Report fingers what ails tea in Kericho county - Daily Nation

Report fingers what ails tea in Kericho county

Tuesday April 17 2018

Picking tea. FILE PHOTO | NMG

Aworker picks tea. The County Assembly of Kericho blames a number of issues among them under-representation and poor auditing as among reasons creating a storm in the sub-sector in the region.. FILE PHOTO | NMG 

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A single auditor has been checking the accounts of some tea factories under the national agency for 15 years, contrary to laws capping the time to three years.

A report compiled by an ad-hoc committee of the County Assembly of Kericho said such unlawful acts compromise accountability of the (would be) farmer owned agency.

The report also cited under-representation at the Mombasa auction and the Kenya Tea Development Agency (KTDA) board for Kericho’s woes.

The 13-member committee chaired by Mr Gilbert Ngetich of Kisiara Ward was established in March to look into the challenges faced by smallholder tea farmers following unrest by producers allied to Toror factory demanding separation from the parent company Tegat.

“Tegat tea factory has been using one auditor for the last 15 years and now audits those of Toror as well,” said the report noting that each factory should appoint an auditor for a period of three years as required by the Companies Act 2015, to guarantee accountability and transparency .

The mandate of the committee included investigating the relationship between Tegat and Toror factories, requirements to make Toror autonomous, bonus variances paid by KTDA in the West of Rift (where Kericho belongs) and the East of Rift (Mt Kenya region)  among other duties.

Consultative meetings

The team held consultative meetings with top officials of the market regulator, East African Tea Trade Association (EATTA), KTDA board, respective factories among other stakeholders in a bid to establish why the west of Rift farmers earn less bonus compared to the Eastern part.

Committee vice chairman Paul Chirchir said they were perturbed to learn that the entire team of 11 board members of EATTA was from the Mt Kenya region, known as the East of Rift, with none representing the west of Rift.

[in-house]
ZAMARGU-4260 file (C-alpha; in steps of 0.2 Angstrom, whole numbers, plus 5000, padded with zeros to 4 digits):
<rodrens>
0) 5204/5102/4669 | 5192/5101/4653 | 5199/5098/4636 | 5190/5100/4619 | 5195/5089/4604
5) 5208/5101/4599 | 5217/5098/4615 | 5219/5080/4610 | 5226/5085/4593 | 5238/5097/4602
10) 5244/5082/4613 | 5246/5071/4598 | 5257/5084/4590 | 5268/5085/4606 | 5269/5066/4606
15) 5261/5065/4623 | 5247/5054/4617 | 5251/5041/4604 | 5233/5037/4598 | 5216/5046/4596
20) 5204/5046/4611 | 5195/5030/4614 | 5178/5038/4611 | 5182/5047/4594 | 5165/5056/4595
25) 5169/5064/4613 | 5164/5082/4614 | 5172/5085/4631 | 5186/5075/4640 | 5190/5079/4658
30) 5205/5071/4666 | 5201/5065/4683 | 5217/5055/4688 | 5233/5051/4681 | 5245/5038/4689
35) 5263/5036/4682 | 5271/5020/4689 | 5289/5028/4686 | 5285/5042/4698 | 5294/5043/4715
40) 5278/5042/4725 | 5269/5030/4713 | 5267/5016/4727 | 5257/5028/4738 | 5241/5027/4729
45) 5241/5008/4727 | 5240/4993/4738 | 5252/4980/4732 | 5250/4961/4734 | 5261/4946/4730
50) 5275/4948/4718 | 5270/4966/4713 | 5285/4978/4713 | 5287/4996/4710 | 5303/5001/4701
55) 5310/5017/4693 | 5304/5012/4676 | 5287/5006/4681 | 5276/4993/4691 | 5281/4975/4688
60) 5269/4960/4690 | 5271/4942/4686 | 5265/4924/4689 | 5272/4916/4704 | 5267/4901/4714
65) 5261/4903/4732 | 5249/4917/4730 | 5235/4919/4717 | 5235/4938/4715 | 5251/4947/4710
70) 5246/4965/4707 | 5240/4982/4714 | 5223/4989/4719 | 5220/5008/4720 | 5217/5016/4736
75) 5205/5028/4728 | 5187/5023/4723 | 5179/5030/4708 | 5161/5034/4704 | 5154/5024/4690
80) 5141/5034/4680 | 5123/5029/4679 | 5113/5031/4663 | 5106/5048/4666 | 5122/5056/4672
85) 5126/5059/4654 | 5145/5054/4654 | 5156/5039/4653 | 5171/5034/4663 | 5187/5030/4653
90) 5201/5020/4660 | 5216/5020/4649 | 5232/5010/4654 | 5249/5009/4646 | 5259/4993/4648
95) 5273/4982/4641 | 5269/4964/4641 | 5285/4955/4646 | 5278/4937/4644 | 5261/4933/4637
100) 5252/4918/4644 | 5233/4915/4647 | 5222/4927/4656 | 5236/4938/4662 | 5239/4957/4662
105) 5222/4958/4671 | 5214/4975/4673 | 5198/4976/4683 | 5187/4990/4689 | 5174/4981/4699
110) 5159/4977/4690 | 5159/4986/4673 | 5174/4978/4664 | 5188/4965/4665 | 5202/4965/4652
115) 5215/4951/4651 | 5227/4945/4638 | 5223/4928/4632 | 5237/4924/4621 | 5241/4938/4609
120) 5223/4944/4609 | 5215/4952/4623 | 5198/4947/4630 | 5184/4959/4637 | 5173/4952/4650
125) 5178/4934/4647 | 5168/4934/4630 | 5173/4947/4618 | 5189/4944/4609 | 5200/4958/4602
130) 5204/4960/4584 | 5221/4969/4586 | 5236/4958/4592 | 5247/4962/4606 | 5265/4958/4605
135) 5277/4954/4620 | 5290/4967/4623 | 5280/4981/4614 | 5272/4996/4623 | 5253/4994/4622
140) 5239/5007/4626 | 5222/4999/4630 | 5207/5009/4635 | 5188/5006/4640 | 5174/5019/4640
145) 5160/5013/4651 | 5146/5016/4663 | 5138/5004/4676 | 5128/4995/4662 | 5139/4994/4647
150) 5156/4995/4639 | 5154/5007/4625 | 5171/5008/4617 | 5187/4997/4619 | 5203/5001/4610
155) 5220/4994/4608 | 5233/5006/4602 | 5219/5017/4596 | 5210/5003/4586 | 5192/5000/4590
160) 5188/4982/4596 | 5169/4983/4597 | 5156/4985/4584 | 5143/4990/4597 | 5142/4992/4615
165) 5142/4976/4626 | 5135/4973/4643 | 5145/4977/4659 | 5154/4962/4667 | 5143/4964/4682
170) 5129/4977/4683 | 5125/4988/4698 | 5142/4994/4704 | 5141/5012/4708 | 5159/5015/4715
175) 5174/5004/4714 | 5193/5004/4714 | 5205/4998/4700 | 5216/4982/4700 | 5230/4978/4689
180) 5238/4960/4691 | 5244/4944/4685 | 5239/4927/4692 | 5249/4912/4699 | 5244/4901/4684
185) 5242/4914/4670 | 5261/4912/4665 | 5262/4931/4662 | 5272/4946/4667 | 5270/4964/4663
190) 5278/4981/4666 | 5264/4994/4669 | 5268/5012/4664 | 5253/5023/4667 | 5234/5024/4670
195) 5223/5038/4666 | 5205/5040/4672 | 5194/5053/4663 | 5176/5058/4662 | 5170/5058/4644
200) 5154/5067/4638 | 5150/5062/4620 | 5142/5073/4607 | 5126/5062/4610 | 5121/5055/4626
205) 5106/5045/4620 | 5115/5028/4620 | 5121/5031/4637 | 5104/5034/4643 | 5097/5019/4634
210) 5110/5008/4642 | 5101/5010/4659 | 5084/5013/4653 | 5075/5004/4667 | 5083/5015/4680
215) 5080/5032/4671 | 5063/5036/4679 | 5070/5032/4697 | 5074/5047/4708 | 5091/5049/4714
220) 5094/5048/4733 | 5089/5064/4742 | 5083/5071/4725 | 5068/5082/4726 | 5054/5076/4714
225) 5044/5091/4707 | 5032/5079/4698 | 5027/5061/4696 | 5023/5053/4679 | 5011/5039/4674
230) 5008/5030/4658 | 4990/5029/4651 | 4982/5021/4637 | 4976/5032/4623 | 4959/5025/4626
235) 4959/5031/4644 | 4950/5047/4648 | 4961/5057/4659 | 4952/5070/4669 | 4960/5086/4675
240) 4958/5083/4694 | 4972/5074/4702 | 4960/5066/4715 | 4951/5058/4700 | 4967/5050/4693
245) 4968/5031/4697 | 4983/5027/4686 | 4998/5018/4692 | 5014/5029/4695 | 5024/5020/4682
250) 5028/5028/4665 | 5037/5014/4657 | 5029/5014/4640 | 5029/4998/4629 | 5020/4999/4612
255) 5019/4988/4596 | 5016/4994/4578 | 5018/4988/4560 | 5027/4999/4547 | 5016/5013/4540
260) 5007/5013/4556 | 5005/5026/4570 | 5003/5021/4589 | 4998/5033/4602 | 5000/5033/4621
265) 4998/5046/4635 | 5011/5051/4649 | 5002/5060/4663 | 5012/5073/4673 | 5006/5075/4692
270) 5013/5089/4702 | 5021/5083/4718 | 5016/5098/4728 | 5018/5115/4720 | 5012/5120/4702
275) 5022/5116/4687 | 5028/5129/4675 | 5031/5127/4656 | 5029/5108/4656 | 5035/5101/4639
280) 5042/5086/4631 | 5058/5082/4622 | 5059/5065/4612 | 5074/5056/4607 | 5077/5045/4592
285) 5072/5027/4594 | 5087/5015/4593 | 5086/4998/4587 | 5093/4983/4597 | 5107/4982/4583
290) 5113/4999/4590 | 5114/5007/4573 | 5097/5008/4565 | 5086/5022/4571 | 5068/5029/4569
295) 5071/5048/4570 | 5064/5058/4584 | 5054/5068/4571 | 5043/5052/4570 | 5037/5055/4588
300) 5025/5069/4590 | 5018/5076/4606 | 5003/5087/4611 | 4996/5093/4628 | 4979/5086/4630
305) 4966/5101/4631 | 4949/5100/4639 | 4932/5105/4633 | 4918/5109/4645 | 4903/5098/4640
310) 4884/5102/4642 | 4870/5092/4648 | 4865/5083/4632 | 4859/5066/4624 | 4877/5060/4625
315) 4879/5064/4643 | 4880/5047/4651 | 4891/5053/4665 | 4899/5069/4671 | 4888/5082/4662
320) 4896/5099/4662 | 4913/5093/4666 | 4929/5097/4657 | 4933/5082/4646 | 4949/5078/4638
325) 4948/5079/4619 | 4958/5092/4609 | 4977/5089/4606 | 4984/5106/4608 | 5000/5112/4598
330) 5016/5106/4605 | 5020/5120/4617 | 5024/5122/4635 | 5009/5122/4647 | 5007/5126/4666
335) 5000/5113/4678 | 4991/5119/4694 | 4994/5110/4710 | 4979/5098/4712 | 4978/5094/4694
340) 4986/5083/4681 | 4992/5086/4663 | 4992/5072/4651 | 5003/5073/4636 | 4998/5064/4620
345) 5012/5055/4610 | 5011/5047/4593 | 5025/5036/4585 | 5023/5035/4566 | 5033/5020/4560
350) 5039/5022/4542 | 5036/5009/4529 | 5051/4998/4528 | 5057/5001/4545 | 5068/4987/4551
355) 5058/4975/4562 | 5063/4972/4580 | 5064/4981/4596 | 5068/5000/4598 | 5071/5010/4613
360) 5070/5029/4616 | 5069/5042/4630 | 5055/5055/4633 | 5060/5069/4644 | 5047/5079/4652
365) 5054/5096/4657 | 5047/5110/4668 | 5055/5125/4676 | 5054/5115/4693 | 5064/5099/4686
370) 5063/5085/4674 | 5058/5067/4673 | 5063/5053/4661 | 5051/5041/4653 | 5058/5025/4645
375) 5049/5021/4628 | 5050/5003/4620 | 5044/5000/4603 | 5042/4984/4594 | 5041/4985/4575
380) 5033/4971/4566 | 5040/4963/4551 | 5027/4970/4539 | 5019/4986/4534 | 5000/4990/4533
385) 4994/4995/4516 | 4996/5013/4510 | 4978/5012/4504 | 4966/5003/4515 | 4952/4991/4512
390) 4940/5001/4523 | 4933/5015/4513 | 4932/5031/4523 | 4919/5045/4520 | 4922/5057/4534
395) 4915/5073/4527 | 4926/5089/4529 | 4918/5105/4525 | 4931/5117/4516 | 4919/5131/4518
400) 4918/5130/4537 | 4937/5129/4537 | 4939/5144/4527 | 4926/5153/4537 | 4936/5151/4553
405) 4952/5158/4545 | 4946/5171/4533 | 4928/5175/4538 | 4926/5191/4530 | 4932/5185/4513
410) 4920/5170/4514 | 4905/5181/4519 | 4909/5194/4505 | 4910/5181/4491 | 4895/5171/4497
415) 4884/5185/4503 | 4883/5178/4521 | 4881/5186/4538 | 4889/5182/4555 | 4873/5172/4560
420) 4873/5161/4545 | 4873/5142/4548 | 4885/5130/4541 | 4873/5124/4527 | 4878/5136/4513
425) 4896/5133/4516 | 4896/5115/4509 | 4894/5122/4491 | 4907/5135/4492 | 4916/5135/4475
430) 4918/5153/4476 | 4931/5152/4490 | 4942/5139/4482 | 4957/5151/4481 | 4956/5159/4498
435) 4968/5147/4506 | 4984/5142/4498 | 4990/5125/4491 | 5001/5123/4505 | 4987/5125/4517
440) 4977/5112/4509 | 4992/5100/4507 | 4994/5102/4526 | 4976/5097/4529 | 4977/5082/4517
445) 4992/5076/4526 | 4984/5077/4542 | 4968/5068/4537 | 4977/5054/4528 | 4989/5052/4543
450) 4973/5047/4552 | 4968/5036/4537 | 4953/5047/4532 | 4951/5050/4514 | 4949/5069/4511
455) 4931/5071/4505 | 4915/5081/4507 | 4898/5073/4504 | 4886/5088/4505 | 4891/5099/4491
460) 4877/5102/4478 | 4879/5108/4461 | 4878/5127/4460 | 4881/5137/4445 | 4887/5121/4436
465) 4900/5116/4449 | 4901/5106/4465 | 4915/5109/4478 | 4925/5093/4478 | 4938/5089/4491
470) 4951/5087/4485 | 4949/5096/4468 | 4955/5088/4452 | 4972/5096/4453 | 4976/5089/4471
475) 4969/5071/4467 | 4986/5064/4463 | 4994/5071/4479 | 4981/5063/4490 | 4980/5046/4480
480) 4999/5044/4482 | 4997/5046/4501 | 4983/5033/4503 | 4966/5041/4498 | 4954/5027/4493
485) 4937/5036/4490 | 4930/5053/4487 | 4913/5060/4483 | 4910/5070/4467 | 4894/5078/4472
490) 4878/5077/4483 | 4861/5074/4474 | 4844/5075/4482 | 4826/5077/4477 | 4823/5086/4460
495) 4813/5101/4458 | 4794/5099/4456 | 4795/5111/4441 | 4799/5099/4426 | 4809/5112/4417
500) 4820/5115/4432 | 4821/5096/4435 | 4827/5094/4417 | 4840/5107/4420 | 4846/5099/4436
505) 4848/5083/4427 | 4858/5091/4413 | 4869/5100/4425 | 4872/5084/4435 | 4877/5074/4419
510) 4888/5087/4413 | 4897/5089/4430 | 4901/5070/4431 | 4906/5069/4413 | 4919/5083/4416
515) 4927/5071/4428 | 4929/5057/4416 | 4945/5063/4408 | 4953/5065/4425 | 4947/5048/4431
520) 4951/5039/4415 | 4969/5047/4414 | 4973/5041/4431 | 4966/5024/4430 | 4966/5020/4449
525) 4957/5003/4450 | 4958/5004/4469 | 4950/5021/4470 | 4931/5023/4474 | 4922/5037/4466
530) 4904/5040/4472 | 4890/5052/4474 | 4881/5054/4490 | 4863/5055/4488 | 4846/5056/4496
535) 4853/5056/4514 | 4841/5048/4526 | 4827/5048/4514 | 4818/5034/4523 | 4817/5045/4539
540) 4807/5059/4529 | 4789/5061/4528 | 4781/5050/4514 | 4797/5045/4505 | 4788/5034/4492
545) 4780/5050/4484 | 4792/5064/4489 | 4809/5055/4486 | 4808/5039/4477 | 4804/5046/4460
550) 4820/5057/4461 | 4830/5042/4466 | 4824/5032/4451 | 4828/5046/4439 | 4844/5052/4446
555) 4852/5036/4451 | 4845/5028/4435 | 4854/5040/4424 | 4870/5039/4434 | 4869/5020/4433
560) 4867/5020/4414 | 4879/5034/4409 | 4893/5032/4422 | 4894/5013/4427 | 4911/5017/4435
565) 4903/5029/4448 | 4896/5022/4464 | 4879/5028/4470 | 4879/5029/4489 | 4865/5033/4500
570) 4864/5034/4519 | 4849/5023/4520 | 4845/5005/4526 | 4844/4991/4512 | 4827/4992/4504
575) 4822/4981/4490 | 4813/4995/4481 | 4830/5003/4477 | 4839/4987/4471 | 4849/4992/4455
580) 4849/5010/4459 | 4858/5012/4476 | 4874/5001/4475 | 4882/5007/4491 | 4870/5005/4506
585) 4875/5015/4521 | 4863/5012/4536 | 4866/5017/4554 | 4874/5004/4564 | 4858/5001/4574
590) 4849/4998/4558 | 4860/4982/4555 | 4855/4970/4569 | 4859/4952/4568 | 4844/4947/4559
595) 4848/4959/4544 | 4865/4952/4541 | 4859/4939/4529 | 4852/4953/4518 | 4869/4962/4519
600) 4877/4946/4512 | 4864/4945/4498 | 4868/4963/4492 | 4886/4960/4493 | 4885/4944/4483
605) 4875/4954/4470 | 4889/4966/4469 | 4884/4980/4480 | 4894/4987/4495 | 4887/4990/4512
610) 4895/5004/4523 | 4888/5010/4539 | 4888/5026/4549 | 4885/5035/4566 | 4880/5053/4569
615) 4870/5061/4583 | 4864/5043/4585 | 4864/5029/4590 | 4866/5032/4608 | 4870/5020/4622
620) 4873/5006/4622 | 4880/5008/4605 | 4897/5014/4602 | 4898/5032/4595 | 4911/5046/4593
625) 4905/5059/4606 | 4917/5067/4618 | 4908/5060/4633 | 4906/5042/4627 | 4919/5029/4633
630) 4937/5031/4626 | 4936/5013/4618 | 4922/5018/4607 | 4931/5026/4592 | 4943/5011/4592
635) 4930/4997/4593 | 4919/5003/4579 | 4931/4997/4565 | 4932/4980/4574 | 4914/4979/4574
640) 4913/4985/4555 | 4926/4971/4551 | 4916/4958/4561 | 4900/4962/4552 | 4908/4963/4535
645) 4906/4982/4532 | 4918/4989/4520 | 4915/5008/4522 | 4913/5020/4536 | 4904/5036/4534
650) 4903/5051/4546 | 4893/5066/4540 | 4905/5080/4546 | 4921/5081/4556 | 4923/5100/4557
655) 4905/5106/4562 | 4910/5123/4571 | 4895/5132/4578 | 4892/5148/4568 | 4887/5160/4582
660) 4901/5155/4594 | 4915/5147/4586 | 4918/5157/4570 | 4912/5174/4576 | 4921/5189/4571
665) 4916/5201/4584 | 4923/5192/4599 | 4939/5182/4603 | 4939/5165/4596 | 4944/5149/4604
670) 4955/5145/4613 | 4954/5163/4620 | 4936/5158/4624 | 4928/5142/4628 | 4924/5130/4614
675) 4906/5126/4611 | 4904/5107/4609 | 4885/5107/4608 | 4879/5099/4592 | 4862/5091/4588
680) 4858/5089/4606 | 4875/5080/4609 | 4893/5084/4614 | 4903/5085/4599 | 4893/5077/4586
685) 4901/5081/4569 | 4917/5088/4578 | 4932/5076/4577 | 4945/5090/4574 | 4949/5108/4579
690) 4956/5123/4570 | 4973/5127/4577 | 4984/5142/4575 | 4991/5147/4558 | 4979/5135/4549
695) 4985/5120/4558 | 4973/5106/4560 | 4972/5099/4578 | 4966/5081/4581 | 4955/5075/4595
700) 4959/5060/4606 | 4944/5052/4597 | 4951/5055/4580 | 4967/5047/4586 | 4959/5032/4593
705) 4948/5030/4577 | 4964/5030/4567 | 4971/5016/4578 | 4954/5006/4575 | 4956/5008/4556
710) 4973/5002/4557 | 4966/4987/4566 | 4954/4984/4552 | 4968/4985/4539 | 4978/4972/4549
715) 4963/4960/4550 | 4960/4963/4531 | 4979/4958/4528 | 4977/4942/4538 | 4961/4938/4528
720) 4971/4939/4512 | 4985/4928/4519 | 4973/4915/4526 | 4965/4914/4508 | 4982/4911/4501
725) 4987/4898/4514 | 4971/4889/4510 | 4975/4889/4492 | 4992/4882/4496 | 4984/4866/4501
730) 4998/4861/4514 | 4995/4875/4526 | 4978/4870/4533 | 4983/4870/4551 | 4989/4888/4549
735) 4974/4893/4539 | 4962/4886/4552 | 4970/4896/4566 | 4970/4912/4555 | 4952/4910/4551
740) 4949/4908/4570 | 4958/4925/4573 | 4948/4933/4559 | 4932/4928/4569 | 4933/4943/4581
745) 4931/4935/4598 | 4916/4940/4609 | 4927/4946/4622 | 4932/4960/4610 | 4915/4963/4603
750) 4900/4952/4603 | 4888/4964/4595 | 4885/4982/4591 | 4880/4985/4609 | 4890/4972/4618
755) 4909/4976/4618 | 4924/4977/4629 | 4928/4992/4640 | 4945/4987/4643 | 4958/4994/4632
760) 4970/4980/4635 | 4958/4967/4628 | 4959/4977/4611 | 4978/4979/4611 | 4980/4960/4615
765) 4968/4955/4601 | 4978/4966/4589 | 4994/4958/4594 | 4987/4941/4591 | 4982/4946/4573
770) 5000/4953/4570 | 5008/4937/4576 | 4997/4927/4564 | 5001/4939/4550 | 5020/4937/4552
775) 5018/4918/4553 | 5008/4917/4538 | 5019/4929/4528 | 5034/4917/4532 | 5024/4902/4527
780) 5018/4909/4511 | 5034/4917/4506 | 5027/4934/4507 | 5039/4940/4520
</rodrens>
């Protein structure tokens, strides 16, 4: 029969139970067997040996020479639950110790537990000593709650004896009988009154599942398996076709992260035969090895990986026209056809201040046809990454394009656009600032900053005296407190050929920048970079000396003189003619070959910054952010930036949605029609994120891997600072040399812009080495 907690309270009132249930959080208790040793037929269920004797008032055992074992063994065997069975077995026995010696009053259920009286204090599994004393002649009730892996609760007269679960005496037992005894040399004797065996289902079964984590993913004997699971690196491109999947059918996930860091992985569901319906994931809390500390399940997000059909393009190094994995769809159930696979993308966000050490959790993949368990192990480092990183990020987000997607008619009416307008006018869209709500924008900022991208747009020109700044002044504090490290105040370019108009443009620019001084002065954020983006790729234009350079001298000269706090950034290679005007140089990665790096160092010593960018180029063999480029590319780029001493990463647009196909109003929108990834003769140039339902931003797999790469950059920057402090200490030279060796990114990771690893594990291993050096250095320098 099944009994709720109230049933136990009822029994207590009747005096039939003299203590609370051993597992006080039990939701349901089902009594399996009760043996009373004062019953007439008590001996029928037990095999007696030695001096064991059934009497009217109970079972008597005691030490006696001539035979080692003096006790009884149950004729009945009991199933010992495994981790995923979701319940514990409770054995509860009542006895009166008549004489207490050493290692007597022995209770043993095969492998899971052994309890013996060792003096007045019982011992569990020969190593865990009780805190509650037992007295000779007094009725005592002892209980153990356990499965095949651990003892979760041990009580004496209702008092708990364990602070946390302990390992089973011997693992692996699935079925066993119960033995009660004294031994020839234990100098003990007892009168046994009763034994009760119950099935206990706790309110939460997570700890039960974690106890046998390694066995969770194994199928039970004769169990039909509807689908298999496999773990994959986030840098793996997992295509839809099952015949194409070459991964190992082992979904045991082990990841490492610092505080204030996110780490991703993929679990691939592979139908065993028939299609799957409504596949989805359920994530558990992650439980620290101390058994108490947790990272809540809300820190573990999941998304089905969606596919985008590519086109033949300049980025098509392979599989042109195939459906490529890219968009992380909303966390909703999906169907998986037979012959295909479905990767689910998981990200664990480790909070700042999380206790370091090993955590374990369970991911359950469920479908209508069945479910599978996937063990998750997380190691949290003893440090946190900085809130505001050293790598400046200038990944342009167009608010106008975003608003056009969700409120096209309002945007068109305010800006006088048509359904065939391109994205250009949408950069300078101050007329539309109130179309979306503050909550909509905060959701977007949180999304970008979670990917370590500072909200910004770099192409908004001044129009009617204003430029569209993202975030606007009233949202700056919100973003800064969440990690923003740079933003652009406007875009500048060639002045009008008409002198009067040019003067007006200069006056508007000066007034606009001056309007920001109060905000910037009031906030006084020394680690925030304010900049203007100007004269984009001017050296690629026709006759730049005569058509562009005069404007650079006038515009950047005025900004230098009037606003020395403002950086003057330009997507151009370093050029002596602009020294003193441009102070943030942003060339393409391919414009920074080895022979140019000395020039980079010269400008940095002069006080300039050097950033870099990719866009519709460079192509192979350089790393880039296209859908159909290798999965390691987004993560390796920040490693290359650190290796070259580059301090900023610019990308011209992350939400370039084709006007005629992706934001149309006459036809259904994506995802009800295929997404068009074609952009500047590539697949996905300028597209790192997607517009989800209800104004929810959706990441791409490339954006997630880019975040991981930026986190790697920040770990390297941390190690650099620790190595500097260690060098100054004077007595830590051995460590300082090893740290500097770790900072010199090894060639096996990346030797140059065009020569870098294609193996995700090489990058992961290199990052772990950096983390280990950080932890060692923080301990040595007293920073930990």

The team said their being sidelined from the decision-making cadres was a ploy to defraud farmers of good bonuses despite producing the same quality of tea.

They now want the number of zones to be reduced in the east or be expanded in the west for equal representation.

They further said: “The legislations that establish the offices of the directors be looked into so as to change the voting patterns to be one tea farmer one vote, and academic qualifications of directors be enhanced.

"The small holder tea farmer needs to have a say in the election of directors who are highly qualified for better representation.”

System overhaul

Growers have been pushing for an overhaul of the current system in which contenders with the highest shares automatically carry the director’s seat.

Tea from the region (Kericho, Bomet, Nakuru and environs) forms 60 per cent of Kenya’s total produce.

The committee said it wasn’t practical that all (over 20) Kenya Tea Development Agency factories from the region were processing low quality tea that occasioned poor bonuses.

They called for a scientific audit of the entire value chain.

Autonomous factories

Among measures recommended by the committee to overhaul the sector is to make autonomous the 11 tea factories in the west that still operate under parent companies.

The committee wonders why the east has only Kiegoi factory which is a satellite of Igembe factory, compared to 11 in the west, among them Toror, Chelal and Rorok.

“An assessment by the Tea directorate reveals that the processing capacity of factories in the west of rift is at 72 per cent and the optimal processing capacity is 80 per cent. This implies that we do not need as many satellite tea factories as the factory boards are propagating,” the committee said.

They also want KTDA managers not to overstay in certain regions or factory and that the number of directors is reduced at the factory level to minimise the recurrent costs while improving earnings by smallholder farmers.